Together with Uganda’s National Agricultural Research Organisation (NARO), CIAT and partners including the International Institute of Tropical Agriculture (IITA) and The World Agroforestry Centre (ICRAF), have been working together to supply farmers with high yielding, drought and disease resilient beans to boost production and improve nutrition among vulnerable refugees and communities in northern Uganda.
CIAT is now developing breeding lines of beans that will have resistance to emerging and future devastating viruses.
In collaboration with Nguyen Hong Van, this research project sought to understand how Hanoians, especially low-income residents, respond to rapid urban development.
This piece celebrates December 5, World Soils Day, and was first posted on the Thrive Blog, of the CGIAR Research Program on Water, Land and Ecosystems. Just a few weeks ago, we published a study stating that farm land soils, if managed properly, have the potential to...
CIAT library, coordinated by Elizabeth Campillo and Carlos Saa, has not been the exception and it has also evolved at the pace of major changes brought by ICTs, bearing in mind the budgetary constraints of recent years.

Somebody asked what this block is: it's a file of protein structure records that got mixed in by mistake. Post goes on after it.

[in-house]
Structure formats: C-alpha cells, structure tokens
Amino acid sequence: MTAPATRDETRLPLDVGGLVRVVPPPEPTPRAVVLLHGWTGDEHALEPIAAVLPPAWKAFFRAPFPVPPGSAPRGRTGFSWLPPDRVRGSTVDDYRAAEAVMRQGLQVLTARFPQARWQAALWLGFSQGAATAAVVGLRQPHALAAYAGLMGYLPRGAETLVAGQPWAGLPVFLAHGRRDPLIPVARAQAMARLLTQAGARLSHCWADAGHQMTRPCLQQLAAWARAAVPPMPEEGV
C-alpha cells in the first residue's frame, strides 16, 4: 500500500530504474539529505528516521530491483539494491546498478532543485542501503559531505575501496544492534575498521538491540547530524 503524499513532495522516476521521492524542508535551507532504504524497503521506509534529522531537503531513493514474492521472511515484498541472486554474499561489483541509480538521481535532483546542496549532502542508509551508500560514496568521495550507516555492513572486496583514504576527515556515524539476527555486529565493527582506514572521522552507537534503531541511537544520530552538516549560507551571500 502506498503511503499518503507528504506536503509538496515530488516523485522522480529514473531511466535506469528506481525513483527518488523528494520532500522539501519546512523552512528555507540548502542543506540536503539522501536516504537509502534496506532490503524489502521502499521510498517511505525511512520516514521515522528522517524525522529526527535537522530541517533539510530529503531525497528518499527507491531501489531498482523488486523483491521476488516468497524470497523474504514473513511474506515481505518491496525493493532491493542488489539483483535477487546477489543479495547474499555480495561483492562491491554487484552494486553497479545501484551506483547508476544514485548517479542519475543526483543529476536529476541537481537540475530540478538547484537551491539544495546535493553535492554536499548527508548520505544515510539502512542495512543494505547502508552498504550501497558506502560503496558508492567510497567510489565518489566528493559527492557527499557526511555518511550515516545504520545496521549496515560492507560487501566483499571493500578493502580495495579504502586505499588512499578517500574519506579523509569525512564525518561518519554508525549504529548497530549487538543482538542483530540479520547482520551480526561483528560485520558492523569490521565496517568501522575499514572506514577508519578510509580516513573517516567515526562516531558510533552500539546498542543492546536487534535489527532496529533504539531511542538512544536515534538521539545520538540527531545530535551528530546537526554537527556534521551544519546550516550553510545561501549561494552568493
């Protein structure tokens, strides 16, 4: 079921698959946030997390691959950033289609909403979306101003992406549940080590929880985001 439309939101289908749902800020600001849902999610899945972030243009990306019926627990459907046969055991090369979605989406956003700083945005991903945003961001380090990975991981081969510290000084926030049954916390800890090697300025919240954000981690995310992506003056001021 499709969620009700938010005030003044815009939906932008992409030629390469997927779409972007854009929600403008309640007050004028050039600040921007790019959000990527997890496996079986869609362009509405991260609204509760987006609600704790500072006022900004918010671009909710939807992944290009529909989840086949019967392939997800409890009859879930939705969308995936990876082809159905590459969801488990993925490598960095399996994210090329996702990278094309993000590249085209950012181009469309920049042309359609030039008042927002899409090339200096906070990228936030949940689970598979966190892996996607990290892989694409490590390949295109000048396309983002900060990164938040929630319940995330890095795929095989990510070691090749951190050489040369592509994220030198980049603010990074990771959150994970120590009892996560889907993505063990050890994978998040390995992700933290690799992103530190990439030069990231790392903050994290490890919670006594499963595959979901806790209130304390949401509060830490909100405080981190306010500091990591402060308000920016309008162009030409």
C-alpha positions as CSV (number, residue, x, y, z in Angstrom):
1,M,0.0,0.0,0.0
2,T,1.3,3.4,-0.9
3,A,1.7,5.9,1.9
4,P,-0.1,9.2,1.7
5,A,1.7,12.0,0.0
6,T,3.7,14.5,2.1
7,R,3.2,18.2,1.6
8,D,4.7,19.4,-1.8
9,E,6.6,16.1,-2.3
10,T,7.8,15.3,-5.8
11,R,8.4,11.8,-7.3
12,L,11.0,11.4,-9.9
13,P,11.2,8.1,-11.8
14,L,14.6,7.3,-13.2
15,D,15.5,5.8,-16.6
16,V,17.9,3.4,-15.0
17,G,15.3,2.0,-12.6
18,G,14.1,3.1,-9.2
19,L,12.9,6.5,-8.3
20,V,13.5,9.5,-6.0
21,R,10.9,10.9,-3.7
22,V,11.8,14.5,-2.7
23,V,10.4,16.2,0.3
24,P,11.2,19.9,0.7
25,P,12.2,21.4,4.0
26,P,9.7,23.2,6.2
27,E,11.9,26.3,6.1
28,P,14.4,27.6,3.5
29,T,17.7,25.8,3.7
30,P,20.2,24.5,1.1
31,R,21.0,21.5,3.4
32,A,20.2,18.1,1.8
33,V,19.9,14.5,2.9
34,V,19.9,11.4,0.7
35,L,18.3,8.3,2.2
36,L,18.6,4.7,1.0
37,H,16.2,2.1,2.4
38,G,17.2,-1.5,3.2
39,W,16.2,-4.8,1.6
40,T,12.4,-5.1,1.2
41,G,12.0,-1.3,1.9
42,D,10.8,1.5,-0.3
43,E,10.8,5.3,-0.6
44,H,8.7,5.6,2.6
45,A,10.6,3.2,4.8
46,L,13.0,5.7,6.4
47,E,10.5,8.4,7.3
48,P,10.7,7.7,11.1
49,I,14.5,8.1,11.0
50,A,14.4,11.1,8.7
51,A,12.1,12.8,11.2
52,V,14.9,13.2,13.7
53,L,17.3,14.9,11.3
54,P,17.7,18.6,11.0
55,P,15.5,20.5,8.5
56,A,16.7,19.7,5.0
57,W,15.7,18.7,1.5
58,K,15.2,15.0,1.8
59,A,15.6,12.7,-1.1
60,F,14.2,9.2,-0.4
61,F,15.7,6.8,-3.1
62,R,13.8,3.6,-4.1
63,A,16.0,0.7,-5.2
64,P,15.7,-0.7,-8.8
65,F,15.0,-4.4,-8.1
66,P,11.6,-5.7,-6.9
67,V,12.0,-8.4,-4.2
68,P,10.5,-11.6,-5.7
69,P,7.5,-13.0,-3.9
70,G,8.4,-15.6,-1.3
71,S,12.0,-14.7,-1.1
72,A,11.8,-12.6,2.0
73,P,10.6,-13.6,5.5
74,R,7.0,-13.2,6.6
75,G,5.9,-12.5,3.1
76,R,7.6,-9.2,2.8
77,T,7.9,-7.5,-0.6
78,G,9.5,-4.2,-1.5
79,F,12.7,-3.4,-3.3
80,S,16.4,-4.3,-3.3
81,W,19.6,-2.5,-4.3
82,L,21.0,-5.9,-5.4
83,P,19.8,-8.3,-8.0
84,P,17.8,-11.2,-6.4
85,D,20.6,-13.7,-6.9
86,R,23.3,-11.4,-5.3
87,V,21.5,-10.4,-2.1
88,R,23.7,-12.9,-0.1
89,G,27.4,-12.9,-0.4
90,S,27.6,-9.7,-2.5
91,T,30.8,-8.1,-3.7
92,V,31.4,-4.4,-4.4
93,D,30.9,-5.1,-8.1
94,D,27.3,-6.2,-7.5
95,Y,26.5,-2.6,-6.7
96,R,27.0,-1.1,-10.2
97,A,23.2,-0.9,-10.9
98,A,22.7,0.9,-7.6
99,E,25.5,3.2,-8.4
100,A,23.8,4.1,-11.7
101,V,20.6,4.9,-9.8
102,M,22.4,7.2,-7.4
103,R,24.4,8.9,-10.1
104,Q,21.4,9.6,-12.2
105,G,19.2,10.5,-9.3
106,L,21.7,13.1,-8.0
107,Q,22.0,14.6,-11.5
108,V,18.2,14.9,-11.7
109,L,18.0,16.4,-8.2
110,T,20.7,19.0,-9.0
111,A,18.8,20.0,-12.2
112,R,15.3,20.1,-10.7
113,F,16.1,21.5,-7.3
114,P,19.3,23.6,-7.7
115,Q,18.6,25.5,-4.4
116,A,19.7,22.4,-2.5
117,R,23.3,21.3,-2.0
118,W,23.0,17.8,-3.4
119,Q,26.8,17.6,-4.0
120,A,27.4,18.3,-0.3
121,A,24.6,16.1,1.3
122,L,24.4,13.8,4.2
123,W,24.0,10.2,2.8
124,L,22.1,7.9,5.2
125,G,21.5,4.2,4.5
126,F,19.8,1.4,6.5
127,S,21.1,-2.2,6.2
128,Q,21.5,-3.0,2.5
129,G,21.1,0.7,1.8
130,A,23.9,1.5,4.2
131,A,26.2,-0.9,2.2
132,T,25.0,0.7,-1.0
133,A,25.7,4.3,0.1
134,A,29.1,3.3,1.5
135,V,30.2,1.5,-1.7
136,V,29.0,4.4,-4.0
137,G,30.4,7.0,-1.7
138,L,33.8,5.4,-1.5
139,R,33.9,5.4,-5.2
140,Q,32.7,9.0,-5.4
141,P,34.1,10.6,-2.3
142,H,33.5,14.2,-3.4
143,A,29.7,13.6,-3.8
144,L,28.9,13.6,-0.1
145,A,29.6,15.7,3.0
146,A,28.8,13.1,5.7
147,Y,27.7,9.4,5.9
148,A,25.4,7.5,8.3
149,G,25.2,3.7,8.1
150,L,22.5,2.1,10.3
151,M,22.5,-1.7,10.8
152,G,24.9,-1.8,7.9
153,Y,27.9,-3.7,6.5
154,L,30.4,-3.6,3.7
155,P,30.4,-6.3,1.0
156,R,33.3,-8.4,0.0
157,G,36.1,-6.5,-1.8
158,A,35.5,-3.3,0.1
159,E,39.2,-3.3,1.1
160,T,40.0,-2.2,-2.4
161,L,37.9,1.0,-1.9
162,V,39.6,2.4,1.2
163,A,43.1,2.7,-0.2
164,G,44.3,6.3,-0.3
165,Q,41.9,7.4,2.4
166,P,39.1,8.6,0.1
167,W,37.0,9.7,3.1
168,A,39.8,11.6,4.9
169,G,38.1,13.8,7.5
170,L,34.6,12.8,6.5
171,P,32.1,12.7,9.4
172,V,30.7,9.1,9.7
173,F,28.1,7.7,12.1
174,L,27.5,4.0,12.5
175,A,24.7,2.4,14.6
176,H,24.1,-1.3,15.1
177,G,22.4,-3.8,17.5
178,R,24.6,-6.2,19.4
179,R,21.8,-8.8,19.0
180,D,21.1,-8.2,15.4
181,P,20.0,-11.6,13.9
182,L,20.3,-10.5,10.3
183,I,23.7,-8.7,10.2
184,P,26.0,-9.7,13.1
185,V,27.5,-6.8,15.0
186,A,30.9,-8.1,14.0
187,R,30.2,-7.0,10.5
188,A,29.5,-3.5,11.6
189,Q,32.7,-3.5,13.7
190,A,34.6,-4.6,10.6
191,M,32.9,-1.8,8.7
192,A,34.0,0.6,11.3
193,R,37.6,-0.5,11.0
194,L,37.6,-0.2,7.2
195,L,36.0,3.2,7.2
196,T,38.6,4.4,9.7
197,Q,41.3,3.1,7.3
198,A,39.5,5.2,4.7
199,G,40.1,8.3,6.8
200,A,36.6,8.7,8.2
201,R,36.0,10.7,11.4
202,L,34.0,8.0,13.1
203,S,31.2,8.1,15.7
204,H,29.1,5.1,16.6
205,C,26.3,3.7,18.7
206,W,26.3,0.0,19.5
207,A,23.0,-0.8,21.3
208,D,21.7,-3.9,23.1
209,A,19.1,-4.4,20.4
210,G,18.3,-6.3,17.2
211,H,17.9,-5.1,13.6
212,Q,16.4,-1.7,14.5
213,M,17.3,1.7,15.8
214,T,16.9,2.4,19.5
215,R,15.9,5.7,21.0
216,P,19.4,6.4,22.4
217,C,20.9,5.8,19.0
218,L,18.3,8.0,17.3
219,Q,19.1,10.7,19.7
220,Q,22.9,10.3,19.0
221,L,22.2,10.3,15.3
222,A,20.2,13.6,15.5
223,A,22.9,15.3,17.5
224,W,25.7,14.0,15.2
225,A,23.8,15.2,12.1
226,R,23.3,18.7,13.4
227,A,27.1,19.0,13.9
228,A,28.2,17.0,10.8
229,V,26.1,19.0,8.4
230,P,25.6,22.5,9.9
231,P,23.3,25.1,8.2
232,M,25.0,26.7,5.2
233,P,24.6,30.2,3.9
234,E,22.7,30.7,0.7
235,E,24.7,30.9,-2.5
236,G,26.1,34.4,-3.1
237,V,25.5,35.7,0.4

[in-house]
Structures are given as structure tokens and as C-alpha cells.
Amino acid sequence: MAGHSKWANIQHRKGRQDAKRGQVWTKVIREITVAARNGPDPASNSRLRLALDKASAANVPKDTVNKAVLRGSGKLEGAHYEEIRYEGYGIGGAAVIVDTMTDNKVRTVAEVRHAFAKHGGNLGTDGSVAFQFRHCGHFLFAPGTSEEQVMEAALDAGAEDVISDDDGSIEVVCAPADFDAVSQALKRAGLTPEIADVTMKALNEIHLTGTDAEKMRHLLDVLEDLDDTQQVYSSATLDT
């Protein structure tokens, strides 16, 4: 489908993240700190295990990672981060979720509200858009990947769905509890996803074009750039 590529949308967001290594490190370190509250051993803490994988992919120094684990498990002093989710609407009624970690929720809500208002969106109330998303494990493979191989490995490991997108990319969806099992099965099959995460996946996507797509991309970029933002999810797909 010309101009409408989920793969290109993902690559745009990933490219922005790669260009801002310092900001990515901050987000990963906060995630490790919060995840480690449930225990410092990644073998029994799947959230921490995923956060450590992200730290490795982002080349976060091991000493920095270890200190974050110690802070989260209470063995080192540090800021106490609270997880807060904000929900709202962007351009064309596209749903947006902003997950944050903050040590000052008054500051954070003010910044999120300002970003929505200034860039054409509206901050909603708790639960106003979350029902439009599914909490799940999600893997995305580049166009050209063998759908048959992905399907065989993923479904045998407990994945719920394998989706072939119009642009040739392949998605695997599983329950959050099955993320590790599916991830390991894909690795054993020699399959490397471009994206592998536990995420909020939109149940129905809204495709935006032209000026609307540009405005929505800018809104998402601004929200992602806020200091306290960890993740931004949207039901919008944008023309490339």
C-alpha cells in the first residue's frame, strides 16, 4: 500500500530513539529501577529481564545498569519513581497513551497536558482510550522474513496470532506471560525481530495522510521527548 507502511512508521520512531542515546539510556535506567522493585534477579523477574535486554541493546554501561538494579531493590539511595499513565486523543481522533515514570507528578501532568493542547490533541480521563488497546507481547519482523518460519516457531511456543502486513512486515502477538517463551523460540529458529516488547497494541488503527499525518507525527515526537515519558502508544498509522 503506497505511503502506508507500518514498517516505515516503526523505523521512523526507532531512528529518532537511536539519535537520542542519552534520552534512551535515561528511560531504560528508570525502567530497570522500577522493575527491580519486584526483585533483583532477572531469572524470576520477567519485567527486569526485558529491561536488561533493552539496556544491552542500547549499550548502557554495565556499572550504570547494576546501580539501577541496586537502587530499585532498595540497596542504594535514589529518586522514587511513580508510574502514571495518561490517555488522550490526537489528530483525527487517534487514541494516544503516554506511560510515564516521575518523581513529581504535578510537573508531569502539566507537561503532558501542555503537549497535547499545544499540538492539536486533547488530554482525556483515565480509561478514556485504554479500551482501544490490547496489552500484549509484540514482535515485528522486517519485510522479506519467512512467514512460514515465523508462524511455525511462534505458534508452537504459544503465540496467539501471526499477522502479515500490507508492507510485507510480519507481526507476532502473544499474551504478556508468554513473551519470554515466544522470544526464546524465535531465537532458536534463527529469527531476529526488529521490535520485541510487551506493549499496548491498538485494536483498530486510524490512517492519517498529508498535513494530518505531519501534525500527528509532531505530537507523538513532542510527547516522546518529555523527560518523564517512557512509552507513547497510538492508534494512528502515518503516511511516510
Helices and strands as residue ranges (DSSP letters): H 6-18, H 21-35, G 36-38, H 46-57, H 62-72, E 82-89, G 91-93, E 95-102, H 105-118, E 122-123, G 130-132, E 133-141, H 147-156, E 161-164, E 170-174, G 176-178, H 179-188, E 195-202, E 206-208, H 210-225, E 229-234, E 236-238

Last October, the CIAT Phenomics Platform Team from the Agrobiodiversity Area conducted the “Drones for Agriculture” course, with the purpose of training staff from different programs at the Center, who were interested in getting acquainted with the remote detection techniques that may be applied to agriculture through drones.
CIAT staff invited by FAO Rome to present results on BMZ funded project on “Making Value Chains work for Nutrition in East Africa”.
First Study Shows Eating High-Iron Beans Improves Memory and Attention Span in Female University Students in Rwanda
Eating beans bred to contain higher iron can boost memory and attention span in female university students in Rwanda, the study shows. Policy makers could consider including iron-biofortified beans as part of national strategies to overhaul food systems on the continent.
A recently published study indicates the extent that farmers in Colombia’s Cauca Department use improved cassava varieties. The research has also led to a discovery of new varieties of this staple crop.
Dr. Augusto Castro explains the relationship between promoting peace, conserving forests, and achieving sustainable food production. An op-ed published on Devex.